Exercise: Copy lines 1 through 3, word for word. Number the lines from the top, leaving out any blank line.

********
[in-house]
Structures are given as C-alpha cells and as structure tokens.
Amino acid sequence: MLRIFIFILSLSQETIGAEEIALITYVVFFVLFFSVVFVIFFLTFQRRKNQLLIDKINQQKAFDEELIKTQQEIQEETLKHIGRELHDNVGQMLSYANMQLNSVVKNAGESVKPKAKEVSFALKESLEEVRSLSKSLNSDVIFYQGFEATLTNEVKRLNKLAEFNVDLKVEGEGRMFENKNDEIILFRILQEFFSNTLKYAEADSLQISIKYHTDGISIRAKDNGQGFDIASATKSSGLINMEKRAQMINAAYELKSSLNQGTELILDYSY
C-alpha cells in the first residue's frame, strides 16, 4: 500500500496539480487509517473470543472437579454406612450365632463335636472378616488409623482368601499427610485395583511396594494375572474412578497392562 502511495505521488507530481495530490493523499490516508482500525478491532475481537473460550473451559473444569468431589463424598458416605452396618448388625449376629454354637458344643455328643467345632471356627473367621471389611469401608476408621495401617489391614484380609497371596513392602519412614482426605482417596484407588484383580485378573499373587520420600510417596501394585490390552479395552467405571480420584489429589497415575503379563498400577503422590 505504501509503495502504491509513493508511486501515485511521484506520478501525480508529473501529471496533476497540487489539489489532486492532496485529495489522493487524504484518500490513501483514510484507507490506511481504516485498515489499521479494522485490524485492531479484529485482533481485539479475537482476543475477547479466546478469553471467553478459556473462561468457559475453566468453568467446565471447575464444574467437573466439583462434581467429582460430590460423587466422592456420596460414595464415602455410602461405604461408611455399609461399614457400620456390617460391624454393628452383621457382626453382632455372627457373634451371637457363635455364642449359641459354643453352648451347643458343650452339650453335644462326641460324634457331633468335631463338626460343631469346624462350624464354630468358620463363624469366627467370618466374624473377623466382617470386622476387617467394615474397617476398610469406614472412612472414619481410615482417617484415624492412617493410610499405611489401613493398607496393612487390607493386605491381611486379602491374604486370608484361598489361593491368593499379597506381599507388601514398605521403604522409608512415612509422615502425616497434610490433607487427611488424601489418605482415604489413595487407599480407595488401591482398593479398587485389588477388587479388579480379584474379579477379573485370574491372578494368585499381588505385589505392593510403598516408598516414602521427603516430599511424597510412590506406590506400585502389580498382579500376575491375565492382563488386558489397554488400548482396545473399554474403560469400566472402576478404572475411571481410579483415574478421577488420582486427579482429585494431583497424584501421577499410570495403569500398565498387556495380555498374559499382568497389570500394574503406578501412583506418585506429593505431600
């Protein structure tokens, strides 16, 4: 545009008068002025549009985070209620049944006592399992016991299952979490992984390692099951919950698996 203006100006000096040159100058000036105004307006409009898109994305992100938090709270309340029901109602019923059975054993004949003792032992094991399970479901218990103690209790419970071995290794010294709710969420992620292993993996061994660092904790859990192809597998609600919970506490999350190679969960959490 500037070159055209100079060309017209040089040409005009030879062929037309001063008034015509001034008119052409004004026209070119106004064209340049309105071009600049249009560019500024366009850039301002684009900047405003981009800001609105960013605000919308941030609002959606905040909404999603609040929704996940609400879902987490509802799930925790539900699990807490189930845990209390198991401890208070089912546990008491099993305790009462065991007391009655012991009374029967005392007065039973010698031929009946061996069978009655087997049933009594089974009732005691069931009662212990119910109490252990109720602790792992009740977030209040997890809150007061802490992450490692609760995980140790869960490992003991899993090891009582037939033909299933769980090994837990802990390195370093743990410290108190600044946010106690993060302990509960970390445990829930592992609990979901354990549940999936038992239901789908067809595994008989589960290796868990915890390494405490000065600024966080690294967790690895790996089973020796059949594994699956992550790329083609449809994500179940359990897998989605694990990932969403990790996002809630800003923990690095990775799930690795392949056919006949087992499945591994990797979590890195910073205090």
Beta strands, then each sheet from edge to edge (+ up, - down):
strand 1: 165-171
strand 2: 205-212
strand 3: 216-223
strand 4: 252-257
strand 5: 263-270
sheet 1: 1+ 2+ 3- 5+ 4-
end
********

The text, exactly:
[in-house]
Structures are given as C-alpha cells and as structure tokens.
Amino acid sequence: MLRIFIFILSLSQETIGAEEIALITYVVFFVLFFSVVFVIFFLTFQRRKNQLLIDKINQQKAFDEELIKTQQEIQEETLKHIGRELHDNVGQMLSYANMQLNSVVKNAGESVKPKAKEVSFALKESLEEVRSLSKSLNSDVIFYQGFEATLTNEVKRLNKLAEFNVDLKVEGEGRMFENKNDEIILFRILQEFFSNTLKYAEADSLQISIKYHTDGISIRAKDNGQGFDIASATKSSGLINMEKRAQMINAAYELKSSLNQGTELILDYSY